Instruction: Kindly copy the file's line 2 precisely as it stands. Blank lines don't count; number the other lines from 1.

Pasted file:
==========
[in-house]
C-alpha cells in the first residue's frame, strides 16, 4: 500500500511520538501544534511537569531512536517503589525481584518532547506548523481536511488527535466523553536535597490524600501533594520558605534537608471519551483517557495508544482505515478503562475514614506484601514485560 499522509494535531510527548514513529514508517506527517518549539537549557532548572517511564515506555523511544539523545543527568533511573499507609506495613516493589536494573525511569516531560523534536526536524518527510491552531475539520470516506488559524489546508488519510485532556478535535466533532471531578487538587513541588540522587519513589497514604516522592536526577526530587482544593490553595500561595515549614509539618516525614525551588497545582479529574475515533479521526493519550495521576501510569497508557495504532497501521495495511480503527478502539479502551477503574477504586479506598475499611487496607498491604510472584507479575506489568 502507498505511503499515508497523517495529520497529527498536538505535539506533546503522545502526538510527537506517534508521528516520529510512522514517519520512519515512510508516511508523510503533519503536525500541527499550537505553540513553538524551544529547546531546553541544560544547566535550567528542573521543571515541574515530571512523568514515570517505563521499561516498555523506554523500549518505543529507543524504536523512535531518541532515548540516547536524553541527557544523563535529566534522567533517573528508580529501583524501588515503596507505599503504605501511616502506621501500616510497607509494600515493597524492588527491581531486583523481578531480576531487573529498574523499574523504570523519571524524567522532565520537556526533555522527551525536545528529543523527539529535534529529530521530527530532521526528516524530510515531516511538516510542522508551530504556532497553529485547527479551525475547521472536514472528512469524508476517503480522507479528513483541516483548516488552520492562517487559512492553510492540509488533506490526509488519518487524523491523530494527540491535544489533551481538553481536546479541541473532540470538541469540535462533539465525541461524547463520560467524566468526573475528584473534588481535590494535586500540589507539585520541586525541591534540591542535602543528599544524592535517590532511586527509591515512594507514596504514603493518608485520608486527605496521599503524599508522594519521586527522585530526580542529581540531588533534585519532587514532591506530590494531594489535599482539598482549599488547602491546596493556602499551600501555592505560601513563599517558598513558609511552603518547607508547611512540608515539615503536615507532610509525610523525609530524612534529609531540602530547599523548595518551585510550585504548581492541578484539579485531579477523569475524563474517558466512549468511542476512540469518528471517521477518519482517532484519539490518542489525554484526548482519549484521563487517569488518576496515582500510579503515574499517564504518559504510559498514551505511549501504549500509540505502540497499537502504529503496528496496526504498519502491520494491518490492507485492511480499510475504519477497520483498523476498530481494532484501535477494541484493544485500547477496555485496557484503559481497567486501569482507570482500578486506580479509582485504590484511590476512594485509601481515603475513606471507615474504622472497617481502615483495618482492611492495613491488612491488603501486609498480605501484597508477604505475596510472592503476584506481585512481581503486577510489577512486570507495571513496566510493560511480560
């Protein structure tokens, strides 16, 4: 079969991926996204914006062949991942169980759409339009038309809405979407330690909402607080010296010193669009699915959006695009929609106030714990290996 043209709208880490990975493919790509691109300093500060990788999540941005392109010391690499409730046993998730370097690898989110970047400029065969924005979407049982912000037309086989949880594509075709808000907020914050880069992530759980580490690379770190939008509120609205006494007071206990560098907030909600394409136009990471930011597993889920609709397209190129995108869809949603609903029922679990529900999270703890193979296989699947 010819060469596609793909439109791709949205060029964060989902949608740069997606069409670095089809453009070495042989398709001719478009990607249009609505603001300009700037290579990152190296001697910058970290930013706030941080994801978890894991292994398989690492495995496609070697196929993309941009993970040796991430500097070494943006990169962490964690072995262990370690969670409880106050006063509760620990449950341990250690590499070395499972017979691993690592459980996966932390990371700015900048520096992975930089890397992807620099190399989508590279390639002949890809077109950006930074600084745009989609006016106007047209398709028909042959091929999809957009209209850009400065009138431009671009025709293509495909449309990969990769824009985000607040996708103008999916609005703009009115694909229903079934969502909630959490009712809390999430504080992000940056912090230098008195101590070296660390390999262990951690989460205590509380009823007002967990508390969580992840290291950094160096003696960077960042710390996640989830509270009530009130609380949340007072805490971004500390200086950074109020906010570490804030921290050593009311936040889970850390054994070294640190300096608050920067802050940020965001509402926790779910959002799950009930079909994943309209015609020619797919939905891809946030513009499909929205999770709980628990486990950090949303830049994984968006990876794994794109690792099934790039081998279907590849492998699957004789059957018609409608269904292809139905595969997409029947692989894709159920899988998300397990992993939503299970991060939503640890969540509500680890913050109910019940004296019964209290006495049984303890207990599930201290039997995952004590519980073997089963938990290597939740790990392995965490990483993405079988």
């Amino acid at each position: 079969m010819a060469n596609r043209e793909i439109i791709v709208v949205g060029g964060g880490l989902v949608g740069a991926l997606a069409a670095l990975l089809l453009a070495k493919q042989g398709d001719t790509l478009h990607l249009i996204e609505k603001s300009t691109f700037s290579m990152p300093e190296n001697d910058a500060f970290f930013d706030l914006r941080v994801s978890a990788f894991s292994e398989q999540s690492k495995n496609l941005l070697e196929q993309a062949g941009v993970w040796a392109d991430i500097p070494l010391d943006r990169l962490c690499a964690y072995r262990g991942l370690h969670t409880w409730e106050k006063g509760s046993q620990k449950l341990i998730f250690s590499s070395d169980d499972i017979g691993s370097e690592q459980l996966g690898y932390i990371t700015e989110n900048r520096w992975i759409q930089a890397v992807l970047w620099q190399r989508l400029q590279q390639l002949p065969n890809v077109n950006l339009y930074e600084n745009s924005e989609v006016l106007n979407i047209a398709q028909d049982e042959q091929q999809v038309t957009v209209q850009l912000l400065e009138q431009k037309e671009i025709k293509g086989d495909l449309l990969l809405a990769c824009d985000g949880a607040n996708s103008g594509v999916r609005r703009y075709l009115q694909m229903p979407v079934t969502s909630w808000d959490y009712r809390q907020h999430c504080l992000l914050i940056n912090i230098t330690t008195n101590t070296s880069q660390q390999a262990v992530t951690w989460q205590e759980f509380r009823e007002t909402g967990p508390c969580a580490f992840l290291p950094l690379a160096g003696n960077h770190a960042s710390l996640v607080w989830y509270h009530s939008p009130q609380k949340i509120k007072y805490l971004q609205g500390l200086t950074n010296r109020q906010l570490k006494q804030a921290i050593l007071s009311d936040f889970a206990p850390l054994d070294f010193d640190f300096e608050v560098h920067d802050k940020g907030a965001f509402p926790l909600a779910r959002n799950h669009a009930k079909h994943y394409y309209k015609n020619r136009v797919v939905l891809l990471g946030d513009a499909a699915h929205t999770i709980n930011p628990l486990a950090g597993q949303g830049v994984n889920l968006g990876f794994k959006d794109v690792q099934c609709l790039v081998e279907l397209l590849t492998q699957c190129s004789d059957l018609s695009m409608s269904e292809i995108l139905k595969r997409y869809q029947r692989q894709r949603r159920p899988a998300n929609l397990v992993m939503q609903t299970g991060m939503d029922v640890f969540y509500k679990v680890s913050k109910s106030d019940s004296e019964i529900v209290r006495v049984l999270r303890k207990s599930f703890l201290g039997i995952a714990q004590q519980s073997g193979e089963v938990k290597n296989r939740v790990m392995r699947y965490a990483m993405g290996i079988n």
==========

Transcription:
C-alpha cells in the first residue's frame, strides 16, 4: 500500500511520538501544534511537569531512536517503589525481584518532547506548523481536511488527535466523553536535597490524600501533594520558605534537608471519551483517557495508544482505515478503562475514614506484601514485560 499522509494535531510527548514513529514508517506527517518549539537549557532548572517511564515506555523511544539523545543527568533511573499507609506495613516493589536494573525511569516531560523534536526536524518527510491552531475539520470516506488559524489546508488519510485532556478535535466533532471531578487538587513541588540522587519513589497514604516522592536526577526530587482544593490553595500561595515549614509539618516525614525551588497545582479529574475515533479521526493519550495521576501510569497508557495504532497501521495495511480503527478502539479502551477503574477504586479506598475499611487496607498491604510472584507479575506489568 502507498505511503499515508497523517495529520497529527498536538505535539506533546503522545502526538510527537506517534508521528516520529510512522514517519520512519515512510508516511508523510503533519503536525500541527499550537505553540513553538524551544529547546531546553541544560544547566535550567528542573521543571515541574515530571512523568514515570517505563521499561516498555523506554523500549518505543529507543524504536523512535531518541532515548540516547536524553541527557544523563535529566534522567533517573528508580529501583524501588515503596507505599503504605501511616502506621501500616510497607509494600515493597524492588527491581531486583523481578531480576531487573529498574523499574523504570523519571524524567522532565520537556526533555522527551525536545528529543523527539529535534529529530521530527530532521526528516524530510515531516511538516510542522508551530504556532497553529485547527479551525475547521472536514472528512469524508476517503480522507479528513483541516483548516488552520492562517487559512492553510492540509488533506490526509488519518487524523491523530494527540491535544489533551481538553481536546479541541473532540470538541469540535462533539465525541461524547463520560467524566468526573475528584473534588481535590494535586500540589507539585520541586525541591534540591542535602543528599544524592535517590532511586527509591515512594507514596504514603493518608485520608486527605496521599503524599508522594519521586527522585530526580542529581540531588533534585519532587514532591506530590494531594489535599482539598482549599488547602491546596493556602499551600501555592505560601513563599517558598513558609511552603518547607508547611512540608515539615503536615507532610509525610523525609530524612534529609531540602530547599523548595518551585510550585504548581492541578484539579485531579477523569475524563474517558466512549468511542476512540469518528471517521477518519482517532484519539490518542489525554484526548482519549484521563487517569488518576496515582500510579503515574499517564504518559504510559498514551505511549501504549500509540505502540497499537502504529503496528496496526504498519502491520494491518490492507485492511480499510475504519477497520483498523476498530481494532484501535477494541484493544485500547477496555485496557484503559481497567486501569482507570482500578486506580479509582485504590484511590476512594485509601481515603475513606471507615474504622472497617481502615483495618482492611492495613491488612491488603501486609498480605501484597508477604505475596510472592503476584506481585512481581503486577510489577512486570507495571513496566510493560511480560